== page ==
‘World first’ P2P loan insurance announced

‘World first’ P2P loan insurance announced | Insurance Business

‘World first’ P2P loan insurance announced
Kiwi peer-to-peer (P2P) lending marketplace has claimed its P2P lending for ‘unforeseen hardship’ on loans is a first in New Zealand and in the world.

Harmoney’s Payment Protect offering serves as a “repayment waiver,” for protecting against unexpected events that affect loan repayment, such as death, terminal illness, disability, or redundancy, bizEDGE reported.

“Borrowers face the risk that a change of circumstance could make it difficult to repay the loan, Brad Hagstrom, Harmoney joint CEO said.
“Harmoney wanted to give borrowers the option of protecting themselves in situations such as losing their job or becoming ill or disabled.", told bizEDGE.

The repayment waiver works by facilitating a voluntary agreement between borrower and lender: borrowers who chose to purchase cover pay the monthly costs, while lenders receive fee benefits, which it can invest in loans. In case a genuine claim is made, both parties must also agree to waive a loan repayment or the full amount.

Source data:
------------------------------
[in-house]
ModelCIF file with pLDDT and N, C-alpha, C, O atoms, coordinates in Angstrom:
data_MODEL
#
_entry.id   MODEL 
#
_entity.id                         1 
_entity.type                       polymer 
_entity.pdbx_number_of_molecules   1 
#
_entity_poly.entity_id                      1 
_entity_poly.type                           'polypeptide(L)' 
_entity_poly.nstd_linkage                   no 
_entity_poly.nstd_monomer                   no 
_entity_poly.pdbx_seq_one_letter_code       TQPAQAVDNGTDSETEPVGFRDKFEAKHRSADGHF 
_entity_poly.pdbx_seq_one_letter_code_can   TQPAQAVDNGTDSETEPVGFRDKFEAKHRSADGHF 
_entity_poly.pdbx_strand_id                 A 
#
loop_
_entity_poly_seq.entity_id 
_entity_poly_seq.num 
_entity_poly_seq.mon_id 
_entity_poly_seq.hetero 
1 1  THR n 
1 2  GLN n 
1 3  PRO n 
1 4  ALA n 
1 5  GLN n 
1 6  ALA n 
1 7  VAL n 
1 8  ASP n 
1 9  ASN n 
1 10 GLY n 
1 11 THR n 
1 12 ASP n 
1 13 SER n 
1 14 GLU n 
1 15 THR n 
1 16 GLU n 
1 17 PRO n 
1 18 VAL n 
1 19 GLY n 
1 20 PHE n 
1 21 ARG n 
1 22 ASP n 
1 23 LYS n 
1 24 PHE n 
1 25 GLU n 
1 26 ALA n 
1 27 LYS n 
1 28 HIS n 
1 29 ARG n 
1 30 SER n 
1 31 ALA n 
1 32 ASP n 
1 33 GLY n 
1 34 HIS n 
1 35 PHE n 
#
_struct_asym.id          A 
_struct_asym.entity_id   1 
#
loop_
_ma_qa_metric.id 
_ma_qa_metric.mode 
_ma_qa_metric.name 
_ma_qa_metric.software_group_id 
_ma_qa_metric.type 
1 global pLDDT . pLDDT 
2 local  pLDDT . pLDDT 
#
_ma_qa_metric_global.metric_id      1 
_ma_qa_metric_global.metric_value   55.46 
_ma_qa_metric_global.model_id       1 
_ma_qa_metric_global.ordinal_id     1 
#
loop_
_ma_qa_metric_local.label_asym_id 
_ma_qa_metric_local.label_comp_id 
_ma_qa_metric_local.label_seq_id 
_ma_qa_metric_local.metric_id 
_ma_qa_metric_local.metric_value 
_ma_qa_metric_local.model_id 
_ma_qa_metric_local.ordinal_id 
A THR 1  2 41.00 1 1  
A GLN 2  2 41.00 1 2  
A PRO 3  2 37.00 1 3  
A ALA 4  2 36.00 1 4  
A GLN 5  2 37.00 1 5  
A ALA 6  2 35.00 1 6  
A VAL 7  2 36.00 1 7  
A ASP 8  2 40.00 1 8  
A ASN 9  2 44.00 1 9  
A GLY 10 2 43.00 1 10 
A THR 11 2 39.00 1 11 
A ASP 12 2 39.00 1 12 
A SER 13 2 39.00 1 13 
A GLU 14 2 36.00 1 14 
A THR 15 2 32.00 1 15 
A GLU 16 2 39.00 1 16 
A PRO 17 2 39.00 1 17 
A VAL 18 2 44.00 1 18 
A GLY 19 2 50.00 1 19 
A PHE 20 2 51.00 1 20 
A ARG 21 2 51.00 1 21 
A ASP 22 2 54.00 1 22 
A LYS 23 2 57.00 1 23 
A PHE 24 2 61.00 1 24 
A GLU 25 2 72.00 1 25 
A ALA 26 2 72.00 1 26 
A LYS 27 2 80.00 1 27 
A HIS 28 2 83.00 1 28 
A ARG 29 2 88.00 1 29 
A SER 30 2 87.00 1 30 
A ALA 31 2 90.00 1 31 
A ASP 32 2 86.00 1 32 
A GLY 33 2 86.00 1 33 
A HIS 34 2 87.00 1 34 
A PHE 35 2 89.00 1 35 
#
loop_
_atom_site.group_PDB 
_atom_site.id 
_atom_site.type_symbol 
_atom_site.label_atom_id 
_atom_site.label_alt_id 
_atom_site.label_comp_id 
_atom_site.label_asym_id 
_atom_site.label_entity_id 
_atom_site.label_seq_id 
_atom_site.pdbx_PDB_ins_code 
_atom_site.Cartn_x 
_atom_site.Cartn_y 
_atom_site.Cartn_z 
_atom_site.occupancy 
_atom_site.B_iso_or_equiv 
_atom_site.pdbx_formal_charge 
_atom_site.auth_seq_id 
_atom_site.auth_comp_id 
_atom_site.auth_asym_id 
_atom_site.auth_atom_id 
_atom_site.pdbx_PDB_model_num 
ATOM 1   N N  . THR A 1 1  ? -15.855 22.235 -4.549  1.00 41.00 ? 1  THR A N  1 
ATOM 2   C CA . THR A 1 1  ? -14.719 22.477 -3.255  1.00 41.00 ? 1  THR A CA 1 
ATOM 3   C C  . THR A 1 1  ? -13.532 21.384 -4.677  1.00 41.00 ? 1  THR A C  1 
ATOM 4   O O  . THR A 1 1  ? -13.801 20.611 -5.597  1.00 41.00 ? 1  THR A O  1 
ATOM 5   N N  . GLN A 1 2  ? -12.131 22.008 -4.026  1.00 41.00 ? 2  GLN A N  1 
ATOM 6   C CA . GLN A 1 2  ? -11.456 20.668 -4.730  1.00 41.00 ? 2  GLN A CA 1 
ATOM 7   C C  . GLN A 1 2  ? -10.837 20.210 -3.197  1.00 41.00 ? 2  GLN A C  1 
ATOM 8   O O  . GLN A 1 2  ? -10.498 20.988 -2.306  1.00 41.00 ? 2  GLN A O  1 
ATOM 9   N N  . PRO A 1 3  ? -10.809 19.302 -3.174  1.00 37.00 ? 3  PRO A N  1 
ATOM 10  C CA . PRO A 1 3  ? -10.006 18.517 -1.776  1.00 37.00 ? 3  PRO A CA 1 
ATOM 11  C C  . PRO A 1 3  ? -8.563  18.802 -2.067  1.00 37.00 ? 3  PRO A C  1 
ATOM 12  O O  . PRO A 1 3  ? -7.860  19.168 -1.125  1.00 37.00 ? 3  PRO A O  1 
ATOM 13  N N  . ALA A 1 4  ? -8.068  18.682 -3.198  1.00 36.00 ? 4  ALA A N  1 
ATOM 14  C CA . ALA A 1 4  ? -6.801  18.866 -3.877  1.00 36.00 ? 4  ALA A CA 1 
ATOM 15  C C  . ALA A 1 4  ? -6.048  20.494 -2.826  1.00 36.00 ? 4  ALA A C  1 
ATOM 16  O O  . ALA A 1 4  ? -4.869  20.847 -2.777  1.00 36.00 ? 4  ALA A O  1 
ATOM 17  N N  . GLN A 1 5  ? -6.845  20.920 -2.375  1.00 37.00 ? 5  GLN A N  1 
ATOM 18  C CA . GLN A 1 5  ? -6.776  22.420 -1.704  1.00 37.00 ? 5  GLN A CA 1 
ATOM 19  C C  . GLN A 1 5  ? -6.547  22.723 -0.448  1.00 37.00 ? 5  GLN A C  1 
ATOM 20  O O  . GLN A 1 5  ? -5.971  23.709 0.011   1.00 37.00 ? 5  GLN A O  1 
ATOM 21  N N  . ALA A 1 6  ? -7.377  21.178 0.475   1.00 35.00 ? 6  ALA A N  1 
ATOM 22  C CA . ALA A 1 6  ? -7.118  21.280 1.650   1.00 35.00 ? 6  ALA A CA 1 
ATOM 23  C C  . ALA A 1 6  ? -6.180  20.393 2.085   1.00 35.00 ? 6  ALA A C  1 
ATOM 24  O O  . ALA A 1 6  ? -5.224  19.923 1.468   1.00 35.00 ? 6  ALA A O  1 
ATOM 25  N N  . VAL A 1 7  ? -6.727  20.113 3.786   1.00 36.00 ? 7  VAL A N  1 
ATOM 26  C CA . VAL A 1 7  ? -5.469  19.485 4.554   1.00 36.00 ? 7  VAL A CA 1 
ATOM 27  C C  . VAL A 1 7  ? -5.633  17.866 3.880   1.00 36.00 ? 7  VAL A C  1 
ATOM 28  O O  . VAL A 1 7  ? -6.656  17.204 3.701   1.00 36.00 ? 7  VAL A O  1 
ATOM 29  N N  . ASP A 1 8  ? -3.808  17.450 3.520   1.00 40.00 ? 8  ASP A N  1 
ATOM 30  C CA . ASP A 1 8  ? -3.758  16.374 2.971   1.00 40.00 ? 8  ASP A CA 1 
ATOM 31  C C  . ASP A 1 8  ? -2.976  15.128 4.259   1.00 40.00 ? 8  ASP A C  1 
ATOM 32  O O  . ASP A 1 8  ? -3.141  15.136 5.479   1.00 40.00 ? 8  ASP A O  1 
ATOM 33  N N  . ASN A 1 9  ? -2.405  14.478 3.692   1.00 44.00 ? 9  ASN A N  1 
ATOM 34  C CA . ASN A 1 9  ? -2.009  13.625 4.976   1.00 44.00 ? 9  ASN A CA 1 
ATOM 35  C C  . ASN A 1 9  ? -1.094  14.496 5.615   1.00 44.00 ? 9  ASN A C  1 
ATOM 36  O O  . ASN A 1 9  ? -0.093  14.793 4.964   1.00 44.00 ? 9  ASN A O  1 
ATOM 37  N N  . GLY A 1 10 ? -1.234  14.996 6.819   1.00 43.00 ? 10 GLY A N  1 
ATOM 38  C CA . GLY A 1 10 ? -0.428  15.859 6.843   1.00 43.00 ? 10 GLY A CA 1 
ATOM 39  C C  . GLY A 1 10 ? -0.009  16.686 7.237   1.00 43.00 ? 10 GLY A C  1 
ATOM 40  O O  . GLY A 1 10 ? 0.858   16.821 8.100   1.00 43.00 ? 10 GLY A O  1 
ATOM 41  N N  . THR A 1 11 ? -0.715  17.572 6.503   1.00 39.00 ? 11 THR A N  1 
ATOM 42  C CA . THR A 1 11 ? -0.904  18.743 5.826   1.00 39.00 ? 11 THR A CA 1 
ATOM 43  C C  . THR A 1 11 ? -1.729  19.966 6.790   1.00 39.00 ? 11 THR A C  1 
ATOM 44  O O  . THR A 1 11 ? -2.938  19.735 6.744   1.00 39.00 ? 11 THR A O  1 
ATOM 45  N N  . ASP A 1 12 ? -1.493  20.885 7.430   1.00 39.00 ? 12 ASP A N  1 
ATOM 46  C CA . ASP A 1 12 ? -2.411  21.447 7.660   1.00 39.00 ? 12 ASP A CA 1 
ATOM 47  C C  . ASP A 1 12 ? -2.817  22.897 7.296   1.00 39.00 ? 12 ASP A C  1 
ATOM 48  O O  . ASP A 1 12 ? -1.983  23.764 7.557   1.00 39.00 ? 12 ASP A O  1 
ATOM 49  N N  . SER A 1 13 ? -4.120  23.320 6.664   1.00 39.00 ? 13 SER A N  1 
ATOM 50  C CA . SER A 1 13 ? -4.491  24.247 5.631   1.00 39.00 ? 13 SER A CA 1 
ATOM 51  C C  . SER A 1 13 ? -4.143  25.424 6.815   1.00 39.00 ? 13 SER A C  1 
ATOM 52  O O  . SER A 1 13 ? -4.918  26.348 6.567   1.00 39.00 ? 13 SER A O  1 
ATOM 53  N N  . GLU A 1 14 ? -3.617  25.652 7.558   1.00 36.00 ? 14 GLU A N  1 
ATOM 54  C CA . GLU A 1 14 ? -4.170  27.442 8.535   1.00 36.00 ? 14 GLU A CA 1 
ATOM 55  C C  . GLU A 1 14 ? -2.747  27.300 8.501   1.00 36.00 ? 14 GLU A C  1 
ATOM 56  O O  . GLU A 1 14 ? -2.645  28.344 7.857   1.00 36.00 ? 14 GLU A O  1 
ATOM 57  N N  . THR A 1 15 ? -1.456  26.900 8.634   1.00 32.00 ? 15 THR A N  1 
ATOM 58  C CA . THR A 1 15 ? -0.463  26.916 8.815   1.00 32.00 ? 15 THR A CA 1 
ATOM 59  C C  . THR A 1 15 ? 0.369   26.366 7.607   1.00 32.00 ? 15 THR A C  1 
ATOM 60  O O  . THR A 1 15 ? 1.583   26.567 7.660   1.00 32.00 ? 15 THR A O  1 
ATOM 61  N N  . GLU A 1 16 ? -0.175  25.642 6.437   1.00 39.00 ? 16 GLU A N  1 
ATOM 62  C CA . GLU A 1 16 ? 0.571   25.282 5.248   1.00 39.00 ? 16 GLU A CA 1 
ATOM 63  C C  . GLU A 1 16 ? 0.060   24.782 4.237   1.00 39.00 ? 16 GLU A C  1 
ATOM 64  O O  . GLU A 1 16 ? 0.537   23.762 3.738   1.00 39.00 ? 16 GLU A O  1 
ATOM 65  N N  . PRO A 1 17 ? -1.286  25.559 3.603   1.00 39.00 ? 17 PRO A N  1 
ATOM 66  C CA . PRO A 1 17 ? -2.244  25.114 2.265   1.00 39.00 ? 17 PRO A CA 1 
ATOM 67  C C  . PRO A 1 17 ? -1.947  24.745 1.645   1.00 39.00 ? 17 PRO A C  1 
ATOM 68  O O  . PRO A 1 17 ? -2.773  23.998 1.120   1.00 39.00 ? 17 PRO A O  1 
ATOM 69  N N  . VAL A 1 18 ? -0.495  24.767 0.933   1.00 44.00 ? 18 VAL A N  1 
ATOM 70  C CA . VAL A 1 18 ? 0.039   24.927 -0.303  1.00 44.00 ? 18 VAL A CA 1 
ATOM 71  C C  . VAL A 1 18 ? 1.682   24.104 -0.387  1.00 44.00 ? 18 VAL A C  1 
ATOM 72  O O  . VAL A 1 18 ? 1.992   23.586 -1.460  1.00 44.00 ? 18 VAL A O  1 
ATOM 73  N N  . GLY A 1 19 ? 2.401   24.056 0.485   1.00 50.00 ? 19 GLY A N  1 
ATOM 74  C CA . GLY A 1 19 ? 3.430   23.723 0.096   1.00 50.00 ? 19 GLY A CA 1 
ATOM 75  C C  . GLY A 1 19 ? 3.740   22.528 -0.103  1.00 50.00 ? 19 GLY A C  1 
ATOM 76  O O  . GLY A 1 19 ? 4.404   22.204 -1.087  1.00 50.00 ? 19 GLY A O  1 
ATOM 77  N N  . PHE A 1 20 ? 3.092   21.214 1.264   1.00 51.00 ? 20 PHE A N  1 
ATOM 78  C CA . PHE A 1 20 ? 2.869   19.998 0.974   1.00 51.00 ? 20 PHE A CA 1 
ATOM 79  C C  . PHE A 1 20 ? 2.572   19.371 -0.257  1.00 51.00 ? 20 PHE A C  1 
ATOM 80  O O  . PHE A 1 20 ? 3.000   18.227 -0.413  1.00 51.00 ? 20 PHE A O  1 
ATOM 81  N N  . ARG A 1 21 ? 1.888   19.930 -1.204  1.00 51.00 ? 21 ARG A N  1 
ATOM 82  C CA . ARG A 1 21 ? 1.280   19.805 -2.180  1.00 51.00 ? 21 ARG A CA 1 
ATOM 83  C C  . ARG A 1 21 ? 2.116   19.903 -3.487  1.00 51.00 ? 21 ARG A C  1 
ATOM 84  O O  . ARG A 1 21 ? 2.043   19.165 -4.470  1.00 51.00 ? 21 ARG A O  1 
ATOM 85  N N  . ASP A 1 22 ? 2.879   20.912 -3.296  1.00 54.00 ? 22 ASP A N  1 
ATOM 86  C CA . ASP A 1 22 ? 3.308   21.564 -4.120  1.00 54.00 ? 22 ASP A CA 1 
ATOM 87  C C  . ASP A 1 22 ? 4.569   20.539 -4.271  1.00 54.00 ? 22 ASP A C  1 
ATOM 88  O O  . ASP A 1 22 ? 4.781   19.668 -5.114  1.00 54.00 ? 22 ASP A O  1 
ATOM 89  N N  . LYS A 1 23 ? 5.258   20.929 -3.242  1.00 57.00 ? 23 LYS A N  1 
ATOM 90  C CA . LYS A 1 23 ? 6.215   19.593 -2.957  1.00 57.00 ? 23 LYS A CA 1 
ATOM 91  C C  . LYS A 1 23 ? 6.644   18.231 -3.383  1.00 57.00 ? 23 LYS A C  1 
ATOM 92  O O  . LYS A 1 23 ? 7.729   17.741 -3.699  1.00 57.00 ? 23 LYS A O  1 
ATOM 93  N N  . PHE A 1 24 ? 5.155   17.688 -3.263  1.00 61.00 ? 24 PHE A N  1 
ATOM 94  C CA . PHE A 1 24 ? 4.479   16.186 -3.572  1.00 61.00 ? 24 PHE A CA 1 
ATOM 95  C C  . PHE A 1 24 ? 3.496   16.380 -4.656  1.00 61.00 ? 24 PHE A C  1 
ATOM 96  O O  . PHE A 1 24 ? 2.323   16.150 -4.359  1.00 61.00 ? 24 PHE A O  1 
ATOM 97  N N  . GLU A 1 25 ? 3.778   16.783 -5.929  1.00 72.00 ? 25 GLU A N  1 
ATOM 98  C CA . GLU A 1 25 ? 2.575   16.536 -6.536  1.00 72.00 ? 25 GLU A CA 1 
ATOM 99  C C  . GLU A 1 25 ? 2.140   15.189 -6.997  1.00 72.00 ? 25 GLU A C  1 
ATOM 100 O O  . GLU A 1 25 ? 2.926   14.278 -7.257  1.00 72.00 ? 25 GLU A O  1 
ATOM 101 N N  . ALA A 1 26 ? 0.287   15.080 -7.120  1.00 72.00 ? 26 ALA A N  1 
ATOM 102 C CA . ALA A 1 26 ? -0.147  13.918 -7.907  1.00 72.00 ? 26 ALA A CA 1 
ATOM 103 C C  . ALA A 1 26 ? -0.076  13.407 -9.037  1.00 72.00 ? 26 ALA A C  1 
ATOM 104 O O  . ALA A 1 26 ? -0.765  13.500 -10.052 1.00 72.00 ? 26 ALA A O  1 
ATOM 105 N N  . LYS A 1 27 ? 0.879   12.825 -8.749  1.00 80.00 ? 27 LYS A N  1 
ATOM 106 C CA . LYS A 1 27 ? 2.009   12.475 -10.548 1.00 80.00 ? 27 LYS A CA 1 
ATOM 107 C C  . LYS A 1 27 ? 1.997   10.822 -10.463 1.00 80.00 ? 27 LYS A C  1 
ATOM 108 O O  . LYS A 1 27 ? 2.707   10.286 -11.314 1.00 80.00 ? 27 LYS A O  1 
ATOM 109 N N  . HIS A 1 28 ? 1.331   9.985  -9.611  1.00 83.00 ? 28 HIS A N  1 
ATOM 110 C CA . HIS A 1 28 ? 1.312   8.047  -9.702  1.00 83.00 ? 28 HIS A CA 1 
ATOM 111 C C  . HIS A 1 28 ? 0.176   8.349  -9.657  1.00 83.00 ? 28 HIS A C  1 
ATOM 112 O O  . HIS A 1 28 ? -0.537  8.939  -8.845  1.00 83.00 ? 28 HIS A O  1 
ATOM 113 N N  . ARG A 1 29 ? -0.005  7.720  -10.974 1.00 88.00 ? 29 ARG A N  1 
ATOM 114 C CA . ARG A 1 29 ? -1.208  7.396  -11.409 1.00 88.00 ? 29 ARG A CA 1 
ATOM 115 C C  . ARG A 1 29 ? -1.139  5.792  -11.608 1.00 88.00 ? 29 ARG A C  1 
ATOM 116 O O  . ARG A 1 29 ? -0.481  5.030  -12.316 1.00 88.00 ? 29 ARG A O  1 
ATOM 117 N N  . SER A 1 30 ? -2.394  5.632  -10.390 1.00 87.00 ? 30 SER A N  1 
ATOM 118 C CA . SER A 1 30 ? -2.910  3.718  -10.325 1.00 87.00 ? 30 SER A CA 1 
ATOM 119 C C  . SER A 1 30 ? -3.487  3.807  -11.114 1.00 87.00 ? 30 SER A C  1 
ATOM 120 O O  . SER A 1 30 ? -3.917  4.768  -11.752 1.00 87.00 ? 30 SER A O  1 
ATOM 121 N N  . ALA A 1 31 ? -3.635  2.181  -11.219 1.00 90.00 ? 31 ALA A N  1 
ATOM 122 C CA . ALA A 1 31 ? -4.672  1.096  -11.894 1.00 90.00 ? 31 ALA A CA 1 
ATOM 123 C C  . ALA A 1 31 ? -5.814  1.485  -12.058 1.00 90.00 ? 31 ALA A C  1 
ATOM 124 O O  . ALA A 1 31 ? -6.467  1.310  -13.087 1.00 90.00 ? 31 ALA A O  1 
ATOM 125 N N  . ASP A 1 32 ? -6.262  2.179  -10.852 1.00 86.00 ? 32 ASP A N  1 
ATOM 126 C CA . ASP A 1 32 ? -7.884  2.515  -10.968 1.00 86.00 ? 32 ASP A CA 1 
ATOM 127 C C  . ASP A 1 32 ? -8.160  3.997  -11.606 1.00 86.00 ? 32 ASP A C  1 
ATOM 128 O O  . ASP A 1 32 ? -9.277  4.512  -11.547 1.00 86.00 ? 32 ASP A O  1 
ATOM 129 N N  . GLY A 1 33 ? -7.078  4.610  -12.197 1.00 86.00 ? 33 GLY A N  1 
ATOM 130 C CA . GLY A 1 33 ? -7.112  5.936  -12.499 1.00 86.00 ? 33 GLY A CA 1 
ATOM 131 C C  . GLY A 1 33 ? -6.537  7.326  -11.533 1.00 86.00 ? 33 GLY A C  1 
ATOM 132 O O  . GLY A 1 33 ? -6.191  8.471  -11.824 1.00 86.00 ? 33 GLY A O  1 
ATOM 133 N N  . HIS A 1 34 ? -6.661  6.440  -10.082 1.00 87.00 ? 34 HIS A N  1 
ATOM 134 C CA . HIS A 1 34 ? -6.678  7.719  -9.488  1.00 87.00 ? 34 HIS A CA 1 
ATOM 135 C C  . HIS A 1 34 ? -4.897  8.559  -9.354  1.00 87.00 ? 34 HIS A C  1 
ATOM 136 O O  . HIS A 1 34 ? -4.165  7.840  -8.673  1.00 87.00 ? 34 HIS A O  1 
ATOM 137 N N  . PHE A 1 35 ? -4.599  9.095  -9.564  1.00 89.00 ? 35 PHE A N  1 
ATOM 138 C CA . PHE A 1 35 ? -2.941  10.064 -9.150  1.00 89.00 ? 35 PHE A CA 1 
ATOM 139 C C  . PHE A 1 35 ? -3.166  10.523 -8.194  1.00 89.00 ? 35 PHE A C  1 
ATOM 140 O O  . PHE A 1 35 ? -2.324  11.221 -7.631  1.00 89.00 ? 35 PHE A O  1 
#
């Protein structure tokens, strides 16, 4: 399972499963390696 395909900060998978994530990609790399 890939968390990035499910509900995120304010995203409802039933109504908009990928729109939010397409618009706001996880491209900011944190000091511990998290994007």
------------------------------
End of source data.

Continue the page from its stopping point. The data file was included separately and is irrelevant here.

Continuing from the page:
Hagstrom said the P2P insurance loan rivalled traditional insurance and borrowing methods as it afforded customers “peace of mind,” while at the same time, providing lender returns through interest income, returns, and yield enhancement.

Explained Hagstrom:  “For an individual loan, the waived repayments could be greater than the Payment Protect fee earned. However, across a whole portfolio the fee income and additional interest should outweigh any waived repayments and fee costs.”

Hagstrom said Payment Protect would also reduce default risk as borrowers would not have to worry about making loan repayments in the difficult times in their lives.

According to the report, since its inception in 2014, the company has raised $30 million in working capital, assessed more than $2 billion in loan applications, and paid more than $24 million in interest to lenders.

However, some felt the move brought things back to the banking model of underwriting and effectively undid the essence of P2P.


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